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Board 26: Automatic Creation of Fine-Grained Vulnerable Windows System for Penetration Testing Education

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2019 ASEE Annual Conference & Exposition


Tampa, Florida

Publication Date

June 15, 2019

Start Date

June 15, 2019

End Date

June 19, 2019

Conference Session

Poster Session

Tagged Division

Computing and Information Technology

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Paper Authors


Arati Banerjee University of Central Florida

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Undergraduate Researcher in a National Science Foundation supported research experience at the University of Central Florida.

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Damla Turgut University of Central Florida

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Damla Turgut is an Associate Professor at the Department of Computer Science at University of Central Florida. She received her BS, MS, and PhD degrees from the Computer Science and Engineering Department of University of Texas at Arlington. Her research interests include wireless ad hoc, sensor, underwater and vehicular networks, as well as considerations of privacy in the Internet of Things. She is also interested in applying big data techniques for improving STEM education for women and minorities. She is PI and Co-PI for NSF-funded REU and RET programs respectively. Her recent honors and awards include 2017 University Excellence in Professional Service Award and being featured in the UCF Women Making History series in March 2015. She was co-recipient of the Best Paper Award at the IEEE ICC 2013. Dr. Turgut serves as a member of the editorial board and of the technical program committee of ACM and IEEE journals and international conferences. She is a member of IEEE, ACM, and the Upsilon Pi Epsilon honorary society.

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Cliff C Zou University of Central Florida

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Dr. Cliff Zou received his PhD degree from Department of Electrical & Computer Engineering, University of Massachusetts at Amherst, in 2005, and MS and BS degree from University of Science & Technology of China in 1999 and 1996, respectively. Currently he is an Associate Professor in Department of Computer Science and the Program Coordinator of Digital Forensics Master program in University of Central Florida. His research interests focus on cybersecurity and computer networking. He has published more than 80 peer-reviewed research papers, and has obtained more than 5800 Google Scholar Citations. He is a Senior Member of the IEEE.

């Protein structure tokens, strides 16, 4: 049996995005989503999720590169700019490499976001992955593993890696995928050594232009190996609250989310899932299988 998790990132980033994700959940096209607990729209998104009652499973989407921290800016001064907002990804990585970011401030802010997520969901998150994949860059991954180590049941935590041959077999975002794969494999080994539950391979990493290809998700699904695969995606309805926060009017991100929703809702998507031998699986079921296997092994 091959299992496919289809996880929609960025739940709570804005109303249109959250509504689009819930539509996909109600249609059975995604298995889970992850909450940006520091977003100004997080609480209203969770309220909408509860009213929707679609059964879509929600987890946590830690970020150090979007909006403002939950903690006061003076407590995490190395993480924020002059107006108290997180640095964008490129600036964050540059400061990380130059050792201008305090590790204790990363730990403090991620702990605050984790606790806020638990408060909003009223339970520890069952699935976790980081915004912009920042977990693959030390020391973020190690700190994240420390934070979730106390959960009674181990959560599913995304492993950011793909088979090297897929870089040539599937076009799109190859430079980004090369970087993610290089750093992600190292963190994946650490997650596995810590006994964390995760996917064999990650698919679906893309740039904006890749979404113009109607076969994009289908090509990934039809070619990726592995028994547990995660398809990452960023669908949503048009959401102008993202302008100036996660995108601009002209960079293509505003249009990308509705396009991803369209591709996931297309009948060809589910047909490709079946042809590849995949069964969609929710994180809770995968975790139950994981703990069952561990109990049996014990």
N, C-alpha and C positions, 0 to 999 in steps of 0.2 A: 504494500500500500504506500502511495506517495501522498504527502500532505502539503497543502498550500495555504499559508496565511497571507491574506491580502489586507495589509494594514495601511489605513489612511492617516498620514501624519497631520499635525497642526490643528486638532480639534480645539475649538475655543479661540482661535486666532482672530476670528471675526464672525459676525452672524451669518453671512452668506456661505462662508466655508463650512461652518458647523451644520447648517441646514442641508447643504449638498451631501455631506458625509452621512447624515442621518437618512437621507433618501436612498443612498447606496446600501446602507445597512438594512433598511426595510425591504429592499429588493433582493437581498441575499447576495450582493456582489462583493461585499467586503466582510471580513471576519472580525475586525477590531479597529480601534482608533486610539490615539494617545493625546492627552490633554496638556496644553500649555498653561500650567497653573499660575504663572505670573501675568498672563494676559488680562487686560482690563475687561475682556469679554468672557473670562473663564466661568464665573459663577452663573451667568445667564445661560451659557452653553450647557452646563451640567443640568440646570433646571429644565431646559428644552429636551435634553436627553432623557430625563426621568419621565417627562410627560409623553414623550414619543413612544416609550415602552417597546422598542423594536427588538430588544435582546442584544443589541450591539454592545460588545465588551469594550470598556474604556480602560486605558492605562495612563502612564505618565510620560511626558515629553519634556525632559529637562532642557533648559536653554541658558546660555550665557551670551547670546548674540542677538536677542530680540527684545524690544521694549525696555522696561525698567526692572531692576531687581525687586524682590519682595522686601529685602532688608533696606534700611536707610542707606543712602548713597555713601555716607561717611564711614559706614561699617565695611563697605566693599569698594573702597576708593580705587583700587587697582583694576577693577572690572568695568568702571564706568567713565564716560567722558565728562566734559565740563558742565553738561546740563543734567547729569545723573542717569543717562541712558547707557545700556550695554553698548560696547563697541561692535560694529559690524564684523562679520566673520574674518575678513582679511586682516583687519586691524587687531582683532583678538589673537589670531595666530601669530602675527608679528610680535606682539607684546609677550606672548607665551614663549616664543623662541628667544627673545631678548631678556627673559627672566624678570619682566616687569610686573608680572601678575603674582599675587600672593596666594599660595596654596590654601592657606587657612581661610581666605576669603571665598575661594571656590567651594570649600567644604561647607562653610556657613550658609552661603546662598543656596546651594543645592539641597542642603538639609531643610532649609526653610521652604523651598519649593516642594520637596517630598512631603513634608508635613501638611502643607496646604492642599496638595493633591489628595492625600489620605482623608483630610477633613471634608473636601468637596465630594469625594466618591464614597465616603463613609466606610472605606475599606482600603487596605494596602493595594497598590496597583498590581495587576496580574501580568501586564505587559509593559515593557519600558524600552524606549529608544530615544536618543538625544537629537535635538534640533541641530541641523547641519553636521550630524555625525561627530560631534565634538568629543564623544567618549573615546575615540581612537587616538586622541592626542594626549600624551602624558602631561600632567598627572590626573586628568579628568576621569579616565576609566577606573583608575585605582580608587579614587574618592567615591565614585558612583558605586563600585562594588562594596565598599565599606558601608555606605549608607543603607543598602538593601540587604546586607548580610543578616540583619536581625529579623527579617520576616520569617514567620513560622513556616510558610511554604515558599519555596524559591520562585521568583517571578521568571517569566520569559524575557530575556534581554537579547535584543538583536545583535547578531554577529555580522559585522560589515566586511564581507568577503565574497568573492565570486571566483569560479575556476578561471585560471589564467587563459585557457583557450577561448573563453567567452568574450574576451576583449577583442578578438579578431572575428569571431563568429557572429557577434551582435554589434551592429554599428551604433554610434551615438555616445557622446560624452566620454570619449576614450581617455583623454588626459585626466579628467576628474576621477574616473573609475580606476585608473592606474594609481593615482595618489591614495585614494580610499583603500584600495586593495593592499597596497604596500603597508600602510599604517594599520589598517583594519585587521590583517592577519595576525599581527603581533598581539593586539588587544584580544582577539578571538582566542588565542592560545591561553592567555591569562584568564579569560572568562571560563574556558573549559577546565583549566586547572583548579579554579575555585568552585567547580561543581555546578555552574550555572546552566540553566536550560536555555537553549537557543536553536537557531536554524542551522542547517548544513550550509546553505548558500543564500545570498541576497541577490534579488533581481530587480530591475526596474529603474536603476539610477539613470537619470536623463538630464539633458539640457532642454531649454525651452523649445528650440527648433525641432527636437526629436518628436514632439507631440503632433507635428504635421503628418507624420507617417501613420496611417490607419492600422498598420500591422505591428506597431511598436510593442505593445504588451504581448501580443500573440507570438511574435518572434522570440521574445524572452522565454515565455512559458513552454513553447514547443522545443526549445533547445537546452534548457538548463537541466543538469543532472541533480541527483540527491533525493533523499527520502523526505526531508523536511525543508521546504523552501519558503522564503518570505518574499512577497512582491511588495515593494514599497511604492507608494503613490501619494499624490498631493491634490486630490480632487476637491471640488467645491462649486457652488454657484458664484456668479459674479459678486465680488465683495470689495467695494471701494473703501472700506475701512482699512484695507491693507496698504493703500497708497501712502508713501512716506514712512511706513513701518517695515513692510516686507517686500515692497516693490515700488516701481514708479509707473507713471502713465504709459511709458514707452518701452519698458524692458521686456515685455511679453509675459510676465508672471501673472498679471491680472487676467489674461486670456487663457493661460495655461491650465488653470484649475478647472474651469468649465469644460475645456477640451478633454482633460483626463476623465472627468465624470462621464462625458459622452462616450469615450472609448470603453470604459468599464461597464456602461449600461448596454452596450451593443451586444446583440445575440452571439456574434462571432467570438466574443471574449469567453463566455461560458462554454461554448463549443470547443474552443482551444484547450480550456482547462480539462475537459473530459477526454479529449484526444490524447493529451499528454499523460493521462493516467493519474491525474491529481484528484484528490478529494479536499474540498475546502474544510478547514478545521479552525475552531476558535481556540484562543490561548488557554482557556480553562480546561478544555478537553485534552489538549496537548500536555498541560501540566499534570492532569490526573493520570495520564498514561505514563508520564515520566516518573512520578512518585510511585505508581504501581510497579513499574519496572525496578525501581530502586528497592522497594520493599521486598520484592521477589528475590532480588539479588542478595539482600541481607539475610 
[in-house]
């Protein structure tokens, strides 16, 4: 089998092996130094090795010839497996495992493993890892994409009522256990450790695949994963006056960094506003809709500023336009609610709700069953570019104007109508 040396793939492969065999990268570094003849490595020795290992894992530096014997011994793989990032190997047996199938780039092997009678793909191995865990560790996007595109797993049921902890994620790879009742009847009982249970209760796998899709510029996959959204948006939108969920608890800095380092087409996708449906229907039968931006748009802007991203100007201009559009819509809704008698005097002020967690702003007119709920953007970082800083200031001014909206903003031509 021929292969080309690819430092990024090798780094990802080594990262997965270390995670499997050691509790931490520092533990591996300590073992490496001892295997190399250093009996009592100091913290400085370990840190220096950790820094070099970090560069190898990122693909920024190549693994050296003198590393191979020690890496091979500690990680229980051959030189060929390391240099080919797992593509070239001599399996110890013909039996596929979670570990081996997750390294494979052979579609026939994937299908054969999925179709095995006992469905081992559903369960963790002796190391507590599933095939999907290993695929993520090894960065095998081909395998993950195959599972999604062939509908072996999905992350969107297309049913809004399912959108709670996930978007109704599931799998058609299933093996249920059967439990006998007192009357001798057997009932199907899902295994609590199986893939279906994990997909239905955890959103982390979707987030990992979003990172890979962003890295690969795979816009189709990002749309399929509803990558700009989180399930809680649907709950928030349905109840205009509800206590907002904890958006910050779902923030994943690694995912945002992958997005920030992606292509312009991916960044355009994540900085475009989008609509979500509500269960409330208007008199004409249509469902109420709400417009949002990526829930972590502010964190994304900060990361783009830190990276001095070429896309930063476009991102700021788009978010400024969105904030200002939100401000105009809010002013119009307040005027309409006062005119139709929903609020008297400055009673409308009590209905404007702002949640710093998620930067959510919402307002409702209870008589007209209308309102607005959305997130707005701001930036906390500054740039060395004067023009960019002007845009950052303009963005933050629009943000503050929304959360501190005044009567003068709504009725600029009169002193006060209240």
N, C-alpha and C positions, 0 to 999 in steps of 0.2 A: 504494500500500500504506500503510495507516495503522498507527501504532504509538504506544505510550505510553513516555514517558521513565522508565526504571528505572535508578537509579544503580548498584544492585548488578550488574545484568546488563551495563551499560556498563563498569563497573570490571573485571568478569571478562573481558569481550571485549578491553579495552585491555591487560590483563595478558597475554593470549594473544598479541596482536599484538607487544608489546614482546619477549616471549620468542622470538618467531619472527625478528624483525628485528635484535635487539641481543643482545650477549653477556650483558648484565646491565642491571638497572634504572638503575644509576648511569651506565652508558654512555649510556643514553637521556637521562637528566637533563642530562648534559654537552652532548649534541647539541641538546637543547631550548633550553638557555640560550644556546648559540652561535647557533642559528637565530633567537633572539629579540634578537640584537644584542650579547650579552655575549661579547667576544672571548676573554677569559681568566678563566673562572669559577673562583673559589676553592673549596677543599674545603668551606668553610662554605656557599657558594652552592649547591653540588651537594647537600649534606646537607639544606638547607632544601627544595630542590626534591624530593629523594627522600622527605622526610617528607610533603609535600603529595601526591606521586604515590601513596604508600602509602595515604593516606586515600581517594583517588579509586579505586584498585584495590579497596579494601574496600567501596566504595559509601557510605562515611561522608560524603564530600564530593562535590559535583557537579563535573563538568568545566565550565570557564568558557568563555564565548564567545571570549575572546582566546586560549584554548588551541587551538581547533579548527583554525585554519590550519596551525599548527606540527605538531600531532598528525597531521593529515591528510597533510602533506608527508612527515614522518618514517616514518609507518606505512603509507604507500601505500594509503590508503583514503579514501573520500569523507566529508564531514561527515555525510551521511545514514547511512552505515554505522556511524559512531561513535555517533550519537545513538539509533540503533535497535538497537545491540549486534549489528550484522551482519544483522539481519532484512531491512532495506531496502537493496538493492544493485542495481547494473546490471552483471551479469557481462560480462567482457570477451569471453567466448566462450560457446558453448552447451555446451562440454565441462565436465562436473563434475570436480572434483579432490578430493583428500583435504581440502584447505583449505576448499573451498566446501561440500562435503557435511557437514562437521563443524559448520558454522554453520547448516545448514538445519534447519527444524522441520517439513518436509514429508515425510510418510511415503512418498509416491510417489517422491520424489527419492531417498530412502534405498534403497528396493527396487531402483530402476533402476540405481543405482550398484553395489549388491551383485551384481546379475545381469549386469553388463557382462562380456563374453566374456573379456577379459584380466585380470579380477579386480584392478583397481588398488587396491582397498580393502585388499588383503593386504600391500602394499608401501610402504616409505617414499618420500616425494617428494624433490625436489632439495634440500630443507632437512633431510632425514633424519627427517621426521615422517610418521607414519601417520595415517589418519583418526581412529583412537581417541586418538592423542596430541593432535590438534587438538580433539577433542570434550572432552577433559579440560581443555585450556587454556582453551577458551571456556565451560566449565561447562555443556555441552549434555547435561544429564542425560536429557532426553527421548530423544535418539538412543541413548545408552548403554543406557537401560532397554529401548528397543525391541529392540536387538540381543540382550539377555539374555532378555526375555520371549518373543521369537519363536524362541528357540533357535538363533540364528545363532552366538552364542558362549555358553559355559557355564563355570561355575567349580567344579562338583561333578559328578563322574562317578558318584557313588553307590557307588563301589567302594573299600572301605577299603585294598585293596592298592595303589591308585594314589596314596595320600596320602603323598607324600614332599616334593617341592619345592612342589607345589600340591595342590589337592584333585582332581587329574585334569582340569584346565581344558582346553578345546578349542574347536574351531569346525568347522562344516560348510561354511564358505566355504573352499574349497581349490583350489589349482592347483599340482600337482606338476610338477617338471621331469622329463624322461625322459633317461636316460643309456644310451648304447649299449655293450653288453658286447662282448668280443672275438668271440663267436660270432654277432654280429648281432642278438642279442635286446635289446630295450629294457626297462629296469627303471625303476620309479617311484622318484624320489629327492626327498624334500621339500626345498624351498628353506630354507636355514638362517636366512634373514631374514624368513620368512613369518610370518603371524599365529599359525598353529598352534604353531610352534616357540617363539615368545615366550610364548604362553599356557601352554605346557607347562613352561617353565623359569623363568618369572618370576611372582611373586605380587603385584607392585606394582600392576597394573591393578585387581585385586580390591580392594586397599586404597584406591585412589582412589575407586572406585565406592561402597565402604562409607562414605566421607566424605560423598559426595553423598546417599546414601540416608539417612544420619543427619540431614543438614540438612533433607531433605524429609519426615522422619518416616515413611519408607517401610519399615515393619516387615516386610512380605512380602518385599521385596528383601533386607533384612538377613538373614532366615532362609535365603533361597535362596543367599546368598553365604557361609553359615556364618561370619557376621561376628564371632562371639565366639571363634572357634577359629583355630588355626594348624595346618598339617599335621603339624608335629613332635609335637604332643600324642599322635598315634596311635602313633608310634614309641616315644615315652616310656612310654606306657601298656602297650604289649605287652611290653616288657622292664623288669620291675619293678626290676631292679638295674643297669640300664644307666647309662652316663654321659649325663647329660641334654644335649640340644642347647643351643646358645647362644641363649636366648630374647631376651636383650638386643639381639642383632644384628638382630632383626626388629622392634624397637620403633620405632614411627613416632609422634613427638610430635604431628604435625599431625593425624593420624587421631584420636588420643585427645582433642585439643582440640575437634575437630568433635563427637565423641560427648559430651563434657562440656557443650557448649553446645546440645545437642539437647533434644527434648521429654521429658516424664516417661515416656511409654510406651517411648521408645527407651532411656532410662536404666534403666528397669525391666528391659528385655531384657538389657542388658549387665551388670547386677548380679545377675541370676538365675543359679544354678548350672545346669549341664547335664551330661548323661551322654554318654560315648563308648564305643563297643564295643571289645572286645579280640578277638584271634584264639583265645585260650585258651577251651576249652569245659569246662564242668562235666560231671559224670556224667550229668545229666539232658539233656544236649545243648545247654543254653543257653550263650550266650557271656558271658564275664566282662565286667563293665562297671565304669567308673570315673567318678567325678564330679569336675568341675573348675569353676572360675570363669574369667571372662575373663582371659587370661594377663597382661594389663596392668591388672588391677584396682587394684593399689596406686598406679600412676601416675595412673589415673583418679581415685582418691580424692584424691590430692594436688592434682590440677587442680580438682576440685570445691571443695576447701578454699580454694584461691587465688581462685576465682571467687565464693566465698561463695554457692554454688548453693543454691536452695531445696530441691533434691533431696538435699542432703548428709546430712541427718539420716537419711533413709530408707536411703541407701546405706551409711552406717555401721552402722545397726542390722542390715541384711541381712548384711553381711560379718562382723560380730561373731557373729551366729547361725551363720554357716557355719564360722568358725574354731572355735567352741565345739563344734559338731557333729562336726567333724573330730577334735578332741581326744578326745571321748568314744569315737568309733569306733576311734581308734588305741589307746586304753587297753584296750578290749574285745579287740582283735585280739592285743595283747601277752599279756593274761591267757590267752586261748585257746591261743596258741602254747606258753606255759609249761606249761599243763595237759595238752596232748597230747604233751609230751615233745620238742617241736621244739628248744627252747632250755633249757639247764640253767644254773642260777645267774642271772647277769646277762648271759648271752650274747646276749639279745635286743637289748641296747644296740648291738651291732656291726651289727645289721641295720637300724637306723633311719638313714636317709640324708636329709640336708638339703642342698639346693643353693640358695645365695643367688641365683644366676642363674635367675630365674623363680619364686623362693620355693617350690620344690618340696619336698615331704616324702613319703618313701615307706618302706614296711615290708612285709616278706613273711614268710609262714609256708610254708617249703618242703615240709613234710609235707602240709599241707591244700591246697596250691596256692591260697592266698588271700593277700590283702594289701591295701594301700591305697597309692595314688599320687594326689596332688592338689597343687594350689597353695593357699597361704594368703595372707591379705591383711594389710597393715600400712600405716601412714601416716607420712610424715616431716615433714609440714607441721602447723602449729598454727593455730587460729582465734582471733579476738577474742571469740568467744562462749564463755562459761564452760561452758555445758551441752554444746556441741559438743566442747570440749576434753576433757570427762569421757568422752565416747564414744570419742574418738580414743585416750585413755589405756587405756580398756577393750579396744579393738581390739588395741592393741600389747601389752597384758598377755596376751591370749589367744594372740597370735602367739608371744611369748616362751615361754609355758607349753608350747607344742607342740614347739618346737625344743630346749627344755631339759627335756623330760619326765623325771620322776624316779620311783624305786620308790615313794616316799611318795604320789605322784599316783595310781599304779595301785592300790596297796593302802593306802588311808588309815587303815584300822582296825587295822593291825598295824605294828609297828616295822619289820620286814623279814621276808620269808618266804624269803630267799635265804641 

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Facing the increasing needs of cybersecurity professionals from US public and private sectors, many universities have created various cybersecurity education programs. Penetration testing is one of the most critical cybersecurity education components. In preparing penetration testing labs or experiments, computer systems such as virtual machine (VM), that have various vulnerabilities should be set up as attacking targets. However, not many readily available vulnerable VM machine systems exist, and it is also time-consuming and technically difficult to fine tune vulnerabilities in those systems. For example, to set up Windows XP system as penetration testing target, we only have WinXP VM with service pack 2, service pack 3, and fully security-patched versions to use. This inevitably misrepresents the gradual state of security of WinXP systems over time. In this paper, we present an easy-to-use and automatic approach to create fine-grained vulnerable Windows systems for cybersecurity educators. In the real world, Windows systems do not implement a sweep of security patches all at once. As each vulnerability is discovered, a new security patch will be released accordingly. Given this reality, cybersecurity educators need to provide a virtual Windows VM system with a fine grain of vulnerabilities to better echo the ever-changing levels of vulnerabilities and security patches in the world. We sought to create an automatic tool that can produce virtual machines that simulate different points in the Windows operating systems life cycle when security patches were implemented. The tool partially removes security patches in reverse order to their update time to a predefined time, and hence leaving the system vulnerable to all attacks that later updates were able to stop. While removing the patches using non-invasive, system-provided methods, this tool ensures that no foreign vulnerabilities are introduced. With the ability to fine-tune the system to various levels of security, educators are able to provide a more realistic and accurate penetration testing target system.

Banerjee, A., & Turgut, D., & Zou, C. C. (2019, June), Board 26: Automatic Creation of Fine-Grained Vulnerable Windows System for Penetration Testing Education Paper presented at 2019 ASEE Annual Conference & Exposition , Tampa, Florida. 10.18260/1-2--32308

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